What Colts writers are saying about Day 1 of Lions joint practices

Pride of Detroit

Joint practices can be a bit overwhelming to an observer. With approximately 160 players spread across two fields, it is simply impossible to catch everything that’s happening. And with the setup for the Indianapolis Colts vs. Detroit Lions practices this week—with the offense and defense playing on separate fields spaced out end-to-end—the only real way to catch the action is to pick one field and stick with it. That’s what I chose to do on Wednesday, keeping my observations limited to the Lions’ offense.

But the neat thing about joint practices is that while they are double the players, there are also double the media members covering the event. And as luck would have it, most Colts writers chose to stick with the Indianapolis offense, giving us not only a fuller view of Wednesday’s practice but offering an outsider’s perspective of how the Lions performed.

So let’s take a look at what Indy writers are saying after the first day of joint practices between the Colts and Lions.

If you want to read fuller thoughts from Colts’ writers, check out these links:

Lions’ first-team pass defense struggles

As you can tell from the headlines alone, the Lions’ defense struggled against Matt Ryan and the Colts’ underrated cast of receivers. How bad was it? Well, this tweet from The Athletic’s Zak Keefer pretty much covers it.

It sounds like the Lions’ duo of starting cornerbacks—Amani Oruwariye and Jeff Okudah—struggled mightily throughout the entire practice. Michael Pittman Jr. is a deep threat who burned Okudah at least once deep, and rookie second-round pick Alec Pierce had a tremendous day. Here’s Atkins breaking it down succinctly:

The most impressive receiver was not any different than any other day. Michael Pittman Jr. consistently owned his matchups, from beating No. 1 Lions cornerback Amani Oruwariye along the sidelines to when he beat Jeff Okudah so badly on a slant across the middle that the former No. 2 overall pick fell to the grass and Pittman Jr. ran for more than 30 yards.

Pierce had the most impressive grab of the day, with Oruwariye draped all over him in the red zone, the rookie somehow came down with this:

It wasn’t all bad news from the Lions’ first-team secondary. Okudah did pick up this impressive pass breakup:

Kerby Joseph shines against Colts’ second-team offense

While the Lions’ starters struggling on defense is certainly concerning, there is some hope in the reserves playing much better against the Colts’ second-team offense. From Bremer:

Backup quarterback Nick Foles was not as sharp as Ryan. He finished 5-for-9 and was intercepted by Detroit safety Kerby Jackson [sic] on a throw that sailed over the middle.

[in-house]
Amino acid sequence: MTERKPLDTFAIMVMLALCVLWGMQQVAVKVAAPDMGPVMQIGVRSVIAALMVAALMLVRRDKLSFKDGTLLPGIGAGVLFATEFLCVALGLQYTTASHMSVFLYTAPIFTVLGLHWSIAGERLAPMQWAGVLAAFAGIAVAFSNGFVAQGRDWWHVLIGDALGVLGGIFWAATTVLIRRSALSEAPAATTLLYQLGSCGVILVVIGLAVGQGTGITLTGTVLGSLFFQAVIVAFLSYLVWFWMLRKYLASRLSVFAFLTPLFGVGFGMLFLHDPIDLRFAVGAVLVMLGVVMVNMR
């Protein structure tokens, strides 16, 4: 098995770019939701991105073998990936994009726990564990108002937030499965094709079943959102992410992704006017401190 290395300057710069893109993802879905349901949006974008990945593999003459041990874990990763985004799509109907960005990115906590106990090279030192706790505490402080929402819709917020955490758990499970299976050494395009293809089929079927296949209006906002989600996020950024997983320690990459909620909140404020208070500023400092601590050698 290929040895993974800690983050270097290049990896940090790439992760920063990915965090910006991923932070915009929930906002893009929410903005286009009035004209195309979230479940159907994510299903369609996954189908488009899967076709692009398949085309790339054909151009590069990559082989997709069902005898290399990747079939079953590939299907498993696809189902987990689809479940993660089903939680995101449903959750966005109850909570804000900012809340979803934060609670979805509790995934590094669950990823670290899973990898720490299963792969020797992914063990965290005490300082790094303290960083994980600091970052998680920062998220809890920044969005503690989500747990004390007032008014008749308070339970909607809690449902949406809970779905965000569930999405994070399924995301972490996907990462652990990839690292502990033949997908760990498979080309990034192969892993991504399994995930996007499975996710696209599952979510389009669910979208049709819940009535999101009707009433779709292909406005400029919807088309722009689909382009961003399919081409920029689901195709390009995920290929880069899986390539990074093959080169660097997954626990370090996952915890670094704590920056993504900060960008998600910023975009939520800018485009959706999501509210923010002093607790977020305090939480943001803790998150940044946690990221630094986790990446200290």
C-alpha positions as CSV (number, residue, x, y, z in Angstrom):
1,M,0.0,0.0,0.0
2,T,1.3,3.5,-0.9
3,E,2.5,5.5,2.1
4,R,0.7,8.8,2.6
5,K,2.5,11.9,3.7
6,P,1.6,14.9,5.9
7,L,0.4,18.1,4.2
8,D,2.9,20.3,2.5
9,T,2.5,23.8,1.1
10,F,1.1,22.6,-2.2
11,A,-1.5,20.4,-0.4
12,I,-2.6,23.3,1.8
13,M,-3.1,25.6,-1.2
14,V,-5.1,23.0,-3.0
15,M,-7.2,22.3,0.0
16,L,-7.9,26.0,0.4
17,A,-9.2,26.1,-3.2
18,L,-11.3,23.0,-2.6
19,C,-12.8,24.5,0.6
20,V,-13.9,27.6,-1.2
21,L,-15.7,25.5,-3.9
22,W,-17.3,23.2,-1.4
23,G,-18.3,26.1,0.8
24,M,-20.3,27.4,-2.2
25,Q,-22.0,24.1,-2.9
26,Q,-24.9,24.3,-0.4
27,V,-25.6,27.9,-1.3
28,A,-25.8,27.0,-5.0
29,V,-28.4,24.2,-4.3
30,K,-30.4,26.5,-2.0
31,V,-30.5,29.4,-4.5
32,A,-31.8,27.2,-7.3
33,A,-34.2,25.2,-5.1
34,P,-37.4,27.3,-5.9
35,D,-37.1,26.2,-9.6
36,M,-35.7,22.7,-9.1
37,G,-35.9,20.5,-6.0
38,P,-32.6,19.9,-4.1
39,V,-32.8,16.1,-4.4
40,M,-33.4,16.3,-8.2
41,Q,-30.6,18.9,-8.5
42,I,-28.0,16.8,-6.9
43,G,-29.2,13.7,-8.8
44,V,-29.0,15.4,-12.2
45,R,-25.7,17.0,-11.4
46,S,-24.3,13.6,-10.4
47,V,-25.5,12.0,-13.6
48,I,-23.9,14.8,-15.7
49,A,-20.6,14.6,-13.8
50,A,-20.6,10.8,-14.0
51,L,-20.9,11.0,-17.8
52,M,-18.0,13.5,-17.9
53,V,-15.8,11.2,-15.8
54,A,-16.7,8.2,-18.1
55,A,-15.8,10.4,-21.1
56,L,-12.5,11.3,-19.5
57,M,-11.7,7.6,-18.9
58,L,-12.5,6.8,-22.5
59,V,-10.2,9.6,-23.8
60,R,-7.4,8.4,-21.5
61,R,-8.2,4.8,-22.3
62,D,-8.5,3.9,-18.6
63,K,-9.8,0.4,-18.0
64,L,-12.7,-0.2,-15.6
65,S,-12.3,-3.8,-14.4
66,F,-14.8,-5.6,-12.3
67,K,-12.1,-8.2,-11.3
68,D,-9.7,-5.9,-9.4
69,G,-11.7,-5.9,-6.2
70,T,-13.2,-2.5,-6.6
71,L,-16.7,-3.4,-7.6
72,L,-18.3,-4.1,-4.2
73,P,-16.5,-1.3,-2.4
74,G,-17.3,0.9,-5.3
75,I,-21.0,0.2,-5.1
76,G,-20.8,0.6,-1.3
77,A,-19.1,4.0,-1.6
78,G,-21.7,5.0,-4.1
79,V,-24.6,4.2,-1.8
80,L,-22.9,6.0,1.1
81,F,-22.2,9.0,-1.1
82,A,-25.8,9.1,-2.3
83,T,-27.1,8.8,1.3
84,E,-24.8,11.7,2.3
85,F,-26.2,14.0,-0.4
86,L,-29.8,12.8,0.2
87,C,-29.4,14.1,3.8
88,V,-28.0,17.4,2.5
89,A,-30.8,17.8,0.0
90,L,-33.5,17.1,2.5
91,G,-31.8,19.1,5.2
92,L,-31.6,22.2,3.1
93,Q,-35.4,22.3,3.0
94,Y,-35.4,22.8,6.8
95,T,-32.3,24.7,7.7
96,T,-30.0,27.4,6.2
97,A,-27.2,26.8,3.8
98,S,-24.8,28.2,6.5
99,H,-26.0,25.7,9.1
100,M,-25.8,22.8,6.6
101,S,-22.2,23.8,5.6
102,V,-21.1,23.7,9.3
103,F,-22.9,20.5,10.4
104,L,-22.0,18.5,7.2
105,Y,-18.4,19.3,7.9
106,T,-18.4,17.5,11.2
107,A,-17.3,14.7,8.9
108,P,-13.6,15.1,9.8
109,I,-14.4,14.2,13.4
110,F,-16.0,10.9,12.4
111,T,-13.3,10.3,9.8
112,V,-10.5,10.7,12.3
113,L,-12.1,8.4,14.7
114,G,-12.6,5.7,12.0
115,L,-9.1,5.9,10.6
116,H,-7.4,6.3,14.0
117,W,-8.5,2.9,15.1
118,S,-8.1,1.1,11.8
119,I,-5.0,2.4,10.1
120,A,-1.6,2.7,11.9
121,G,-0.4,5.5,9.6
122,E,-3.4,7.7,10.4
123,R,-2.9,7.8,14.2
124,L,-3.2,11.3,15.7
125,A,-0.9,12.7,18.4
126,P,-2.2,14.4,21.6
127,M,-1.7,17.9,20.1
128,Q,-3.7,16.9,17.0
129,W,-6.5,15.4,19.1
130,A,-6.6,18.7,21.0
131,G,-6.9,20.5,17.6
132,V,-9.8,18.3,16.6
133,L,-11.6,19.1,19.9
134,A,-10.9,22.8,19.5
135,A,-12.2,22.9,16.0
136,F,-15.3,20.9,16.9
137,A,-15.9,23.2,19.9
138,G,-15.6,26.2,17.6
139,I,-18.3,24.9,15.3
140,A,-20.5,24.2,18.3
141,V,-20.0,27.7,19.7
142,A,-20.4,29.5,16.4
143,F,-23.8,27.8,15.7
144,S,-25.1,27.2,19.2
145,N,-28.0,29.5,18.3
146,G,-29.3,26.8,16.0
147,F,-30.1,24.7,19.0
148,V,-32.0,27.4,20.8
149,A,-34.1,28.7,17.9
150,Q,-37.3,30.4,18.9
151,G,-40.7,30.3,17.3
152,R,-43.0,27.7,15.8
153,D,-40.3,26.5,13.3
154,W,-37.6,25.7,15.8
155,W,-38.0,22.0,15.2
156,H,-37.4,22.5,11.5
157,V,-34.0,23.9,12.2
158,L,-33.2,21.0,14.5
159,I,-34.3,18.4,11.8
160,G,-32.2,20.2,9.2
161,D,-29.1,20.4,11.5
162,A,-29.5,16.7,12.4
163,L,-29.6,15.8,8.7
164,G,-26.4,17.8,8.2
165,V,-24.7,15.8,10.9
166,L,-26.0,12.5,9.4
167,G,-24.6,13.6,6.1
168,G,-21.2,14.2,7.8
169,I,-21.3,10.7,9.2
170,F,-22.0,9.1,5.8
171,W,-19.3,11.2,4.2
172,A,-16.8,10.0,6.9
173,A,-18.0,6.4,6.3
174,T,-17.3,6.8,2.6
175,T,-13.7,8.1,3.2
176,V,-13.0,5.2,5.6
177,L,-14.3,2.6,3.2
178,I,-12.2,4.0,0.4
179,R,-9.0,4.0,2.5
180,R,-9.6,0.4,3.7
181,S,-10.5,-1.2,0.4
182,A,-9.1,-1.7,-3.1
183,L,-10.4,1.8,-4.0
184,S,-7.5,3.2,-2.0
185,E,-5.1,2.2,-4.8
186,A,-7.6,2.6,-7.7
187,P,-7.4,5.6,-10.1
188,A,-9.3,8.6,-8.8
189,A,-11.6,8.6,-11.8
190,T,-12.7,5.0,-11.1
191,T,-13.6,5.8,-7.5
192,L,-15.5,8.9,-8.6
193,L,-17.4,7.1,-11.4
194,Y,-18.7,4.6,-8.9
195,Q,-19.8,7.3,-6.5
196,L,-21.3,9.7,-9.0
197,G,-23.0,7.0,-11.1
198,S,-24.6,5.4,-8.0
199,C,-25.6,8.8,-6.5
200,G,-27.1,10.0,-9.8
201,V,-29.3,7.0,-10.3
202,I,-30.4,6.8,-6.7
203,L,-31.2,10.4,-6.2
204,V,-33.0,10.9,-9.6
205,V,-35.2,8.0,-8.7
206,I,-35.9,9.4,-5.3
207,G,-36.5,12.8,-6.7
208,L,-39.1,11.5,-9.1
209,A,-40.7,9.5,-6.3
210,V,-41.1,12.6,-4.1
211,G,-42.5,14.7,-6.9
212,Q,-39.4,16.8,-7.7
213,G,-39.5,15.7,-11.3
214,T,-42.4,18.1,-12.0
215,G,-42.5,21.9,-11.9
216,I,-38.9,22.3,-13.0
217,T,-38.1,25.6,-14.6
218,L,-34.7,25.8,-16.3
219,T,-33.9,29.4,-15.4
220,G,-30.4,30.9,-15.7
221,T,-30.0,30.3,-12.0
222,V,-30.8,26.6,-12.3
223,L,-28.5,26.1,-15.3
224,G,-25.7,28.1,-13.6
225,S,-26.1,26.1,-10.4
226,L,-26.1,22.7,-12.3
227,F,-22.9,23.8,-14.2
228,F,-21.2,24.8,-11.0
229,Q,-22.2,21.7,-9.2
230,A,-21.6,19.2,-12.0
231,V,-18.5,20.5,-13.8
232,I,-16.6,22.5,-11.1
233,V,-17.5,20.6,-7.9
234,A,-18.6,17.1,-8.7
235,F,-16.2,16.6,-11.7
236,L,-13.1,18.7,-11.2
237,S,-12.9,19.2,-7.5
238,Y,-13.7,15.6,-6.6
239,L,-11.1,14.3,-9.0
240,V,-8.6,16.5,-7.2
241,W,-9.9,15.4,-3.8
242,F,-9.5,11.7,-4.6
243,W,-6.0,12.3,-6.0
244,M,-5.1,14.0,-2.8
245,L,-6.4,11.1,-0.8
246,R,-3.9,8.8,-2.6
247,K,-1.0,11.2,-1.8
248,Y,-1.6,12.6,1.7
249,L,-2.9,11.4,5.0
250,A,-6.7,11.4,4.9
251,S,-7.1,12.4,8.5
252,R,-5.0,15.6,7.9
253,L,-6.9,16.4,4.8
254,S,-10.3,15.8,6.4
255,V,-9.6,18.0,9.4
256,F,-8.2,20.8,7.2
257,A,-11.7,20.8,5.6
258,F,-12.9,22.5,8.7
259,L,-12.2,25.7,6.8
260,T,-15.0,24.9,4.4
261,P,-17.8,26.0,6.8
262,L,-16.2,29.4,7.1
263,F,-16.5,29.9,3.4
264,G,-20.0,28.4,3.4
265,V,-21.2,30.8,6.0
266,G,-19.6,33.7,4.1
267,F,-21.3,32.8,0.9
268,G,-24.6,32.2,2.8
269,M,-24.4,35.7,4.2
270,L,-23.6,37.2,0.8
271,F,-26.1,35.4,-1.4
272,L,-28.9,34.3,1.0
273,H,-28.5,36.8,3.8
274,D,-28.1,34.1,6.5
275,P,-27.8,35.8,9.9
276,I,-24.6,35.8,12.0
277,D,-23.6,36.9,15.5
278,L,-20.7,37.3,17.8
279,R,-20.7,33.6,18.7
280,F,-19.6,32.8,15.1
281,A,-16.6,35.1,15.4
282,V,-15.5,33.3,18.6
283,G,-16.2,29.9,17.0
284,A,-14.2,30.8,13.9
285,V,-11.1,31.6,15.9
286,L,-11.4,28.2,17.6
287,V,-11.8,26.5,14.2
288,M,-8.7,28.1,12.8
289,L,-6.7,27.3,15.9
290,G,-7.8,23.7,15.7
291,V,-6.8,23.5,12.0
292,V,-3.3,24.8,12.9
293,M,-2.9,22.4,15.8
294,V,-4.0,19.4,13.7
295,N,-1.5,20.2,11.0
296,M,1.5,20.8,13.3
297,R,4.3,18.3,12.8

Thankfully, the Lions’ camera crew caught the rookie Kerby Joseph’s interception:

Going back to local coverage, per The Detroit News, Joseph nearly picked off the play just before this one, so those ball skills he displayed in college are starting to emerge.

Lions defensive line dominates

While the Lions’ secondary got picked on all day, multiple Colts’ writers took note of how Detroit’s defense dominated the trenches. This is noteworthy because the Colts’ offensive line is no pushover. They’ve got one of the best guards in the game in Quenton Nelson and finished 2021 ranked 12th by PFF.

But here’s what Detroit’s defensive front was able to do to the Colts on Wednesday.

From Bowen:

Going back to the starting offense, it did appear to be a struggle for the run game to get much going against the Lions. Now, this was not a full tackling in practice, but numerous run plays were whistled as down for Jonathan Taylor with little gain.

Atkins:

The Lions challenged them most on the interior, as rush lanes swallowed quickly for Jonathan Taylor. Taylor finally ripped off one first-down run on a stretch play, where he was able to get outside of the massive left side of Matt Pryor and Quenton Nelson.

Arthur (in reference to 1-on-1s):

Lions defenders Hutchinson and McNeill looked particularly good in these drills. Hutchinson was the second-overall pick in this year’s draft, so he looked the part. He’s explosive, has high energy, and is able to put counter moves on blockers already. McNeill looked incredibly powerful, backing Colts blockers back into their own “zone” throughout the 1-on-1s.

Lions offense misdirects Colts defense

Joel A. Erickson is the one main Colts writer with extensive notes on the Lions’ offense, and it’s a very interesting read. His notes certainly match what we’ve seen in Lions camp: that Detroit has been heavily focused on misdirection and tempo as big weapons for their offense.

From Erickson:

Detroit’s use of misdirection and play-action in the 11-on-11 work appeared to give Indianapolis some trouble.

Working mostly against the Colts’ No. 3 cornerback, Brandon Facyson, second-year wide receiver Amon-Ra St. Brown did most of the damage, hauling in three passes and a touchdown from Goff in the red zone on a play when he got a step on Facyson off of the line of scrimmage and made a nice grab.

He even noted Jared Goff’s impressive stat line during full-team drills:

Lions starter Jared Goff finished 8 of 10 in 11-on-11, and Detroit’s running backs had a handful of nice running plays, busting through creases for gains.

Of course, Erickson also notes what I mentioned in my recap: Detroit really struggled in the opening 1-on-1s and 7-on-7 drills.

Articles You May Like

3 Seattle Seahawks who could wreck the Detroit Lions day in Week 4
Injury report: 10 players miss practice on Wednesday
The Detroit Lions have their quarterback in Jared Goff
Aaron Glenn’s head-coaching star fading fast as Detroit Lions’ defense struggles
Lions vs. Seahawks 5Qs preview: Optimism is difficult to find in Seattle

Leave a Reply

Your email address will not be published.